by Amy K. Bredemeyer
I'm not necessarily one to notice the soundtrack to something. In fact, I think the only movie soundtracks I've ever owned are Waiting to Exhale, Grease, The Purple People Eater, and Clueless. I didn't personally buy any of them (though they were all well-worn in the mid-nineties). The only one I ever considered buying (but didn't) was Little Nicky. Now, when I go to the movies with someone and s/he immediately starts talking about the "killer soundtrack" the moment we walk out, I'm generally at a loss. It's not that I don't have an appreciation for music (I came to theatre through music, for those who remember that I was a theatre scholar before turning to television journo-blogging), but I don't notice things going on in the background. However, the opening moments to this episode of Falling Skies really grabbed my attention. The music was so captivating that I paused before any dialogue was spoken so that I could turn my full attention to the screen (and away from my slice of chocolate pie, but I digress). This isn't the first time that I've noticed the music in this series, but it's high time I made some serious note of it here.
Now, juxtapose the music in this opening scene with the title of the episode: Death March. Maybe I've read one too many anecdotes from Holocaust survivors (entirely possible), but I couldn't shake the morbid images that come to mind when I read those words. Thinking about them alongside the springy, pizzicato notes didn't mesh well for me. Jumping right into Tom's starting into the darkness didn't help. At Comic-Con, the Falling Skies panel revealed that both a fairly major character would die this season, and that Charleston wouldn't be what the 2nd Mass was expecting. So, I was in the mindset that they were heading to their doom... and when they first come into sight of the southern city, I was afraid that I was right. Luckily, they hadn't come all that way for no reason after all - but I won't spoil it for you early...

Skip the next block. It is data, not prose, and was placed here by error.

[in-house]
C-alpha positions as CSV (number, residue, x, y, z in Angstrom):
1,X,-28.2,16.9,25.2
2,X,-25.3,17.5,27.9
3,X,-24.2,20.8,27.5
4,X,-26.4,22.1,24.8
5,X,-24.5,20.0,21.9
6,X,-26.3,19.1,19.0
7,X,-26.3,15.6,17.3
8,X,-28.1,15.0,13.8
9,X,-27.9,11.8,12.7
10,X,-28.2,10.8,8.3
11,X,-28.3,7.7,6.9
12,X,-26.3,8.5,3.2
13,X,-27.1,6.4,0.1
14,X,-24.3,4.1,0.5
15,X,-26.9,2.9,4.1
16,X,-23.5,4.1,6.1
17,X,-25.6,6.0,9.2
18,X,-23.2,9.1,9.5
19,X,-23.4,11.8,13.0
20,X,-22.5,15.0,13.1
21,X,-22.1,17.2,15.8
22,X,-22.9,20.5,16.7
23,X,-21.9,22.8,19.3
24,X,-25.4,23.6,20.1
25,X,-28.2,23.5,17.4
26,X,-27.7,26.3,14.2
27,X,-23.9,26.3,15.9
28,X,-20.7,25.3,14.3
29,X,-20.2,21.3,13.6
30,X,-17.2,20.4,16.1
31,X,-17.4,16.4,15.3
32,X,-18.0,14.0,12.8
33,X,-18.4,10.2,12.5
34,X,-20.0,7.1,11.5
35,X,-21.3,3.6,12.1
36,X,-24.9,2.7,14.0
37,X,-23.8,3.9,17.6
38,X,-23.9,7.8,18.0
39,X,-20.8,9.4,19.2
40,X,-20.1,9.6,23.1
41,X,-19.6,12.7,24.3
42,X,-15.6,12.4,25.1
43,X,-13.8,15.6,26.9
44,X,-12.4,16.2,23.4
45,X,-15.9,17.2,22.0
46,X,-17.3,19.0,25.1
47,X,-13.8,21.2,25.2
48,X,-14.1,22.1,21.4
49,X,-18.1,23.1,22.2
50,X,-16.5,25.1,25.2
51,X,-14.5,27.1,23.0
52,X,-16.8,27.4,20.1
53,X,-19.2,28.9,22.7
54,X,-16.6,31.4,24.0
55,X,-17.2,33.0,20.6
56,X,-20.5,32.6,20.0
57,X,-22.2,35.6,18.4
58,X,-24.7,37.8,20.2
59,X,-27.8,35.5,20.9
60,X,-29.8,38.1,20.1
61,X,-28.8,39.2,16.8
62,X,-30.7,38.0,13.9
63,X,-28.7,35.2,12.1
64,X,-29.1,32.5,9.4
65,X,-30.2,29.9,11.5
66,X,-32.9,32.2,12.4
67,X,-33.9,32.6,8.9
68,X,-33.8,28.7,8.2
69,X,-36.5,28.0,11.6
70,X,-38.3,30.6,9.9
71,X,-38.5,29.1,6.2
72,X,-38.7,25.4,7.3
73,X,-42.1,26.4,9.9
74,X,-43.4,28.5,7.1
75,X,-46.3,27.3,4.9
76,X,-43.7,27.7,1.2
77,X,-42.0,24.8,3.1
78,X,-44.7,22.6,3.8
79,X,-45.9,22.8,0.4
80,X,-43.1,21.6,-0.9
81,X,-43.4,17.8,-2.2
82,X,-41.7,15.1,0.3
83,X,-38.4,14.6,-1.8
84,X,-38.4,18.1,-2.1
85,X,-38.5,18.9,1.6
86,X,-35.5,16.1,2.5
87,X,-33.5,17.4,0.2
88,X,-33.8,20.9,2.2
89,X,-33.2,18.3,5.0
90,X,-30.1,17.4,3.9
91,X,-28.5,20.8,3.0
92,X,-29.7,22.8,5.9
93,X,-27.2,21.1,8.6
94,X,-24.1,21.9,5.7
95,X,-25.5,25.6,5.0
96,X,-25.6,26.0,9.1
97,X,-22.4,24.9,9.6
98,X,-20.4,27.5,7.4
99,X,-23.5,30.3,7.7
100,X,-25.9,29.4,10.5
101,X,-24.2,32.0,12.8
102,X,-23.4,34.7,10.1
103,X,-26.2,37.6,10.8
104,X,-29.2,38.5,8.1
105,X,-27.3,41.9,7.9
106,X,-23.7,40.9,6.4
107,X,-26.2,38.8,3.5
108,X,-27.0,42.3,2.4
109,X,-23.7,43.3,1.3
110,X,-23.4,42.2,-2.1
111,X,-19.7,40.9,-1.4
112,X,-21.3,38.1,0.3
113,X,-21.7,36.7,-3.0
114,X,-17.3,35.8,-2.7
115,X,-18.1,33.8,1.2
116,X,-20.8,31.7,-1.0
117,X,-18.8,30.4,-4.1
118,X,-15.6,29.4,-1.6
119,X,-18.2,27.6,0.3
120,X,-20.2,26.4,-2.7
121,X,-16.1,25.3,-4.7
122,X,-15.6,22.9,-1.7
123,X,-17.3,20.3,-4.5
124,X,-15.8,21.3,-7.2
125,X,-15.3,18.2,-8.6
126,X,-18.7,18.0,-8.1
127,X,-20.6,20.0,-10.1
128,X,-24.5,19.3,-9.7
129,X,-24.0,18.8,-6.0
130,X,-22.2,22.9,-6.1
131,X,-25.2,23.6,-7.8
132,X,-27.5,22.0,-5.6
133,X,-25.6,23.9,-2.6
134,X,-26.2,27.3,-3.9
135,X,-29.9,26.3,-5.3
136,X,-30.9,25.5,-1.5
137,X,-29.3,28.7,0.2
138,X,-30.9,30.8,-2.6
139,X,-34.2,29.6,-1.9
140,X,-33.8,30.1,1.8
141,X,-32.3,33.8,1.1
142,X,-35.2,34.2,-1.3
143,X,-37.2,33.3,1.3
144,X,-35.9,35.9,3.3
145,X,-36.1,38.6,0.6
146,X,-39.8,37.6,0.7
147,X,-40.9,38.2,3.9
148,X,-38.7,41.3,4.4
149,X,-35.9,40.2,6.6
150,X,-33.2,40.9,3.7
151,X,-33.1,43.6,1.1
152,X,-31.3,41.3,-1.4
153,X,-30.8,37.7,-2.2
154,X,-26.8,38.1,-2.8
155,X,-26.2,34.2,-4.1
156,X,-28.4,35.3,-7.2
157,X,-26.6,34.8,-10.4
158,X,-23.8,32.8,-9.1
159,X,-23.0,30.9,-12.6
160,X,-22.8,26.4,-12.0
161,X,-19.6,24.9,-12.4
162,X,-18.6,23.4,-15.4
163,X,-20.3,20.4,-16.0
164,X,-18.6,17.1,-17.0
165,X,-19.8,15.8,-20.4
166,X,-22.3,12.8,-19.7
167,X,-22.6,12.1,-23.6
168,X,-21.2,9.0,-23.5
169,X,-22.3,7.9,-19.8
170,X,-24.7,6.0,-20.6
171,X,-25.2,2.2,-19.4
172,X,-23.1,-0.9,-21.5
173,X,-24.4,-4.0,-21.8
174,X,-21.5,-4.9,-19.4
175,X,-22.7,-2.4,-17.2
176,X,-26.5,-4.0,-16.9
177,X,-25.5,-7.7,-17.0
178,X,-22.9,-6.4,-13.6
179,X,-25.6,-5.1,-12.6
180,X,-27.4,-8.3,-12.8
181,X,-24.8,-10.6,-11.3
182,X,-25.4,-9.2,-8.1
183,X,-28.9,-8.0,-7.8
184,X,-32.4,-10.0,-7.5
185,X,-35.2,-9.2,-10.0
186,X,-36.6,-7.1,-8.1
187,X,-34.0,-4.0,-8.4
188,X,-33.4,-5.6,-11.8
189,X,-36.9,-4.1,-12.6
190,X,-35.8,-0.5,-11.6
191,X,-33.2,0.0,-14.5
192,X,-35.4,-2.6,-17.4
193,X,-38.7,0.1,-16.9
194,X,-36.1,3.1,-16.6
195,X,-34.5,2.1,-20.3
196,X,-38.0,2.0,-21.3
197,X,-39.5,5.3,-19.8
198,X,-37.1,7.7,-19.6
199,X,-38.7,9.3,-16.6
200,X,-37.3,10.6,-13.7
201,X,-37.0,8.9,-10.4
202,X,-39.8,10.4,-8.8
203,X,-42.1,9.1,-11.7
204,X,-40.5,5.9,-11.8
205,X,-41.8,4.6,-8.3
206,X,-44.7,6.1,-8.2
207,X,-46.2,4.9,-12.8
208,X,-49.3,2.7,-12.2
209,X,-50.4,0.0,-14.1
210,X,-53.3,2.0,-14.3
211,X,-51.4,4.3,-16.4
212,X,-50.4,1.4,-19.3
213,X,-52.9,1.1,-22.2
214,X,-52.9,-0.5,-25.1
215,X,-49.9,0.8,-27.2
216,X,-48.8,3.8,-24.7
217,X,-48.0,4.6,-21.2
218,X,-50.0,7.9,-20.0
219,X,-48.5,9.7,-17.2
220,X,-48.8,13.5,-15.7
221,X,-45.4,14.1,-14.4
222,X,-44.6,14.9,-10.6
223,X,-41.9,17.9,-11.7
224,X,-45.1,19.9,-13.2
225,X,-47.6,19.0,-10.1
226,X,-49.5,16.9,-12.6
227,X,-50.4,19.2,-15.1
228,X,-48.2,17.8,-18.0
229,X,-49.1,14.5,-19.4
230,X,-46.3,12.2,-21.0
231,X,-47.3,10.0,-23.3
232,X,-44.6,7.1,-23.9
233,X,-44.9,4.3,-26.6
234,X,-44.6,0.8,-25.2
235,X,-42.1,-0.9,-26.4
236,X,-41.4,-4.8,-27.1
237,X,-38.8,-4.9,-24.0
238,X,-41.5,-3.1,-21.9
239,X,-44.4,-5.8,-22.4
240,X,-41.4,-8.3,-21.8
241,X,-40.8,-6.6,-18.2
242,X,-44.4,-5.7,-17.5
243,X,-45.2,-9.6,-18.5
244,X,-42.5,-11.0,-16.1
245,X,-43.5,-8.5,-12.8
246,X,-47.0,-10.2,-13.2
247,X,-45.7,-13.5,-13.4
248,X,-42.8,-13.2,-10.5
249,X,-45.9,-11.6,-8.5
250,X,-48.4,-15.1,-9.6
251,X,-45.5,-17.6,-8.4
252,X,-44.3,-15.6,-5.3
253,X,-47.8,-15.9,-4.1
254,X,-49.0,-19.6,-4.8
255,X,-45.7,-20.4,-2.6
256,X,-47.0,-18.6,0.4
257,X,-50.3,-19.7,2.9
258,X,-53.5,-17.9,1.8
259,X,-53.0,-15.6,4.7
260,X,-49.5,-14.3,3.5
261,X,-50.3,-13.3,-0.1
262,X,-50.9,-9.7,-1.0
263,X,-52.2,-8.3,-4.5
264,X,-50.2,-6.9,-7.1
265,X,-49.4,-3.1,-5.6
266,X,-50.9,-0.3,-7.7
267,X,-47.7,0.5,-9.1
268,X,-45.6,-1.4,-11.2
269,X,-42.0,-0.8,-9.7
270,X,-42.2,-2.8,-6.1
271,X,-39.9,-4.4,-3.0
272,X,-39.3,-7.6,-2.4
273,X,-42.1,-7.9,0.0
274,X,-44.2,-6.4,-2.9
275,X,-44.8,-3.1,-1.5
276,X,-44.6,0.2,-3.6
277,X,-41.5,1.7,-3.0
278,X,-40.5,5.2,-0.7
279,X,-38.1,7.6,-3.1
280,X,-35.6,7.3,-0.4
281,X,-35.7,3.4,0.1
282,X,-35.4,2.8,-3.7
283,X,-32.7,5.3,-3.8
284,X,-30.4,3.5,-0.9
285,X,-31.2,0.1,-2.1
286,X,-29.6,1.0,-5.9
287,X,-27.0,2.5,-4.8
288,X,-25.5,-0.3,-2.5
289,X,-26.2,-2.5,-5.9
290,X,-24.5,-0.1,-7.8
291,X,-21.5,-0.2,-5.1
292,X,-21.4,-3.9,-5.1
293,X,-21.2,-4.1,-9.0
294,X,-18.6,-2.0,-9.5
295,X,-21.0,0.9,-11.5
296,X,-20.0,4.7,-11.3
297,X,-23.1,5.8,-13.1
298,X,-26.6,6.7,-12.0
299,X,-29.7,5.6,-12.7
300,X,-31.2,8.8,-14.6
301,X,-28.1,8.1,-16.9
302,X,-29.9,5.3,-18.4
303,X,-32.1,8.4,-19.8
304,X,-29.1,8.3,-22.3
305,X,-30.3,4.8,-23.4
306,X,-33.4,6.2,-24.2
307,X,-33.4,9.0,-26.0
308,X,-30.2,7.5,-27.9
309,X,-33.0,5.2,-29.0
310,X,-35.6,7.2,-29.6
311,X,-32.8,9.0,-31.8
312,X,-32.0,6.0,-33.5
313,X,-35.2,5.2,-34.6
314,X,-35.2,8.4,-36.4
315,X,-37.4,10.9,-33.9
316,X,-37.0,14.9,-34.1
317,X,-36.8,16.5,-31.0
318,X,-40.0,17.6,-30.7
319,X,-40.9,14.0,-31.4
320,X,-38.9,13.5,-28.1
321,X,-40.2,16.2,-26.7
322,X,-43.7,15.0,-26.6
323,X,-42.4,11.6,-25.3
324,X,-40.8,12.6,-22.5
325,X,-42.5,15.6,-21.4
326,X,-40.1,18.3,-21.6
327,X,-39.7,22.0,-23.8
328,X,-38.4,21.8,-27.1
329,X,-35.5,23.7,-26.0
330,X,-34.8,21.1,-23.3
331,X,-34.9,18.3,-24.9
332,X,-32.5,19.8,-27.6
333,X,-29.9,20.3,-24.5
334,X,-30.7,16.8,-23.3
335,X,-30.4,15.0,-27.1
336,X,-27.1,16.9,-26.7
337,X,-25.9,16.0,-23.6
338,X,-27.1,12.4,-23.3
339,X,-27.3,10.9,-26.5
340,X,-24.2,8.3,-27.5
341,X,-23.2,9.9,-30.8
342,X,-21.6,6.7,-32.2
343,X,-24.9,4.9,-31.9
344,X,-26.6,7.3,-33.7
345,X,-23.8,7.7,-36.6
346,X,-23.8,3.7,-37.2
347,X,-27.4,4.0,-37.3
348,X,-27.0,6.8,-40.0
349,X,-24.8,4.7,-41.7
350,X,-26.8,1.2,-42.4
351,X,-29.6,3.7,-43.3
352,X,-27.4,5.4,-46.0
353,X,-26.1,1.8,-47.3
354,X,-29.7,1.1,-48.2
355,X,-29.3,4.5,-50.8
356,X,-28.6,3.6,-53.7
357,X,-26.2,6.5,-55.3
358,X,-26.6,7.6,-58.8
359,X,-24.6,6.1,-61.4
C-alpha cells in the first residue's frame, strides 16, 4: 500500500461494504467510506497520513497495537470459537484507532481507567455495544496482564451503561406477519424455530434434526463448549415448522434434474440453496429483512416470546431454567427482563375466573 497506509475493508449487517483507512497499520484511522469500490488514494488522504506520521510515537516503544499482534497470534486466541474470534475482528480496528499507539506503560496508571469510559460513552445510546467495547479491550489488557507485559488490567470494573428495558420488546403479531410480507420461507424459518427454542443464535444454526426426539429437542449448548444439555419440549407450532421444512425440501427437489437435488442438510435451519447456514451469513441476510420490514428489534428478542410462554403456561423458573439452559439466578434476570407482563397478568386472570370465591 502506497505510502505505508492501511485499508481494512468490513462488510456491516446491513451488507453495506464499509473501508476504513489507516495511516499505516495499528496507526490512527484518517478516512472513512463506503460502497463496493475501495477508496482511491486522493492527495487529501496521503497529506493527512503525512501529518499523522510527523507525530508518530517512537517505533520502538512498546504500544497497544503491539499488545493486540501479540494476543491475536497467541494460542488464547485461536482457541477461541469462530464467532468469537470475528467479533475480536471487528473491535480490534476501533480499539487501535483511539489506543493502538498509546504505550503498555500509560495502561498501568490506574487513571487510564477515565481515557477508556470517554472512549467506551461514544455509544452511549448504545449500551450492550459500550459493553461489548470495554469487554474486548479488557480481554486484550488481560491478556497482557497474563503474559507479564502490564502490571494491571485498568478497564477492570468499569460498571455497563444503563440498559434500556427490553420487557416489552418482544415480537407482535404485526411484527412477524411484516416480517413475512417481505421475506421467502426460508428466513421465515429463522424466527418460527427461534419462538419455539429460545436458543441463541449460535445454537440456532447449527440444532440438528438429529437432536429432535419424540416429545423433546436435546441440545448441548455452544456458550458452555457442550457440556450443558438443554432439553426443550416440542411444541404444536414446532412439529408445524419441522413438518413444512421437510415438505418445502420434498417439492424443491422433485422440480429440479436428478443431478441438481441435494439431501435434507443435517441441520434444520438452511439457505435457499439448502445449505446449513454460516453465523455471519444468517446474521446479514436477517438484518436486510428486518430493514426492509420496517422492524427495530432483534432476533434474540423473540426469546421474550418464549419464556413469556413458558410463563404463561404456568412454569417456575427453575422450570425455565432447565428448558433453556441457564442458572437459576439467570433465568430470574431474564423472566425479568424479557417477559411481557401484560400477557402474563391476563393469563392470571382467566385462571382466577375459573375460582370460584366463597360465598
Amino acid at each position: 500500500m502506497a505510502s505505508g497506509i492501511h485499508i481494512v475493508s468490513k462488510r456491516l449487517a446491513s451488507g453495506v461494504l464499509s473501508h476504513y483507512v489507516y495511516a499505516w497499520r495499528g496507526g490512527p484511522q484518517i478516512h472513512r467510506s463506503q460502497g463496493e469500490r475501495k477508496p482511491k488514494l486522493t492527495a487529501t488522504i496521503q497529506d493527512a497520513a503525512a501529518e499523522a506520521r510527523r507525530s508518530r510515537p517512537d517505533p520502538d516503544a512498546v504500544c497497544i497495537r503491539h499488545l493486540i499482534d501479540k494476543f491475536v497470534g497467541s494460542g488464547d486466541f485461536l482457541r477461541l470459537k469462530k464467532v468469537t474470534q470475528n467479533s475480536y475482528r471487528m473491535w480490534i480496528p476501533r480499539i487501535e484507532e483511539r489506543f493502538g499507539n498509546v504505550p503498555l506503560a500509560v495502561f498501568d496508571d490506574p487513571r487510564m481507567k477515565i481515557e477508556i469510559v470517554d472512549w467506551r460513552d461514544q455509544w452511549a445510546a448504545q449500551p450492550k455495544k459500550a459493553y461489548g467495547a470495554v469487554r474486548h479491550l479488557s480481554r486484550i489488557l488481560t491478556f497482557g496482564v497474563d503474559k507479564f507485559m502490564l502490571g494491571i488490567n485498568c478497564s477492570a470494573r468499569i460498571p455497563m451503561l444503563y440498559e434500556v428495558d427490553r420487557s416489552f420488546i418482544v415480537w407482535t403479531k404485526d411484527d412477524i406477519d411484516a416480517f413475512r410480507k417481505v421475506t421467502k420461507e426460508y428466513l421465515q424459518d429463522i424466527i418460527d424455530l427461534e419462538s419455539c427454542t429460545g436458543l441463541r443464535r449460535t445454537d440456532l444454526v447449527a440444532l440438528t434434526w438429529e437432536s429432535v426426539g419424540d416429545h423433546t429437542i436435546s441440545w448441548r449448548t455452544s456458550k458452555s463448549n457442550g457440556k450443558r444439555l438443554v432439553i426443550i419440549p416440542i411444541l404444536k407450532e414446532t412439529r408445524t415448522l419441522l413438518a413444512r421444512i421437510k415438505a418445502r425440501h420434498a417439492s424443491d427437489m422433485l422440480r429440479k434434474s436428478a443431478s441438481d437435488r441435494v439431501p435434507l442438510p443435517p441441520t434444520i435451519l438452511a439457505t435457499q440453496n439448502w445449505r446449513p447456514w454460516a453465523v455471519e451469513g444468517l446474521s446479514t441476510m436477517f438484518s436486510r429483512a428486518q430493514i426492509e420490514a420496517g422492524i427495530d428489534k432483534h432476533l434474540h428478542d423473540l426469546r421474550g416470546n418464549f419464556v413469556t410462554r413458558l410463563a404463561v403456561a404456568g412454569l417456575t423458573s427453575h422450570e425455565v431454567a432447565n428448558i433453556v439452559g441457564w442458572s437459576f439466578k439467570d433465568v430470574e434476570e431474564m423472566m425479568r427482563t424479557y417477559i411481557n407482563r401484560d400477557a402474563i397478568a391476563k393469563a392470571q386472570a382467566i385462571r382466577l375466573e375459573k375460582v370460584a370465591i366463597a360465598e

Falling Skies "Death March" (S02E08): Still on the move to Charleston, the convoy is beginning to worry about running out of fuel, and even Matt has written out a will in case they don't make it. [when your child who can still count his age on his hands thinks he's going to die, things are really bad. in case you didn't know.] Weaver and his driver (an experienced Marine who doesn't plan on staying in Charleston once they're there) stumble upon the an injured young girl, Jenny, who has a damaged harness. [how did Weaver not know anything of his driver's background before now?] Jenny talks of how the others connected with her were like siblings, and that was the only family she ever had. [awww.] She begins to feel "her brother" Tyler's presence so the convoy temporarily stops. Tyler bangs on the med-van for Jenny, and she pushes everyone out of her way to go to him. [...if she was part of the story for a total of eight minutes, why bother?] They press on, but find that they've reached the end of the line when they see that the bridge leading into Charleston has been destroyed and that the city is in shambles. [... and this is where I started to wonder...] Everyone begins to wonder if there was ever something there, and Weaver tells the 2nd Mass that Charleston was a bust, but he should have known better. The dream wasn't bad, but they're going to have to work harder to build a community. They begin to head back to the vehicles when they meet the First Continental Army, Porter, and Hal. [yay!]
Oh yeah, Hal. See, he and Maggie were driving the scouting truck, with Pope in the back, dropping cans every now and then to mark the path. [what is this, Hansel and Gretel??] The vehicle began to overheat due to low water in the radiator, and Hal took Pope's advice regarding where a river might be. [hearing that Pope used to have children in Florida surprised me... I bet this will come up again!] There's a hole in the radiator hose, which Pope patched while Hal went to get water. Maggie stayed with Pope, and he convinced her that she needs to tell Hal "the whole truth" about "what" she is. [for a split-second there, I was a little afraid that maybe she had once been harnessed or something!]
|Photo Credit: Cate Cameron|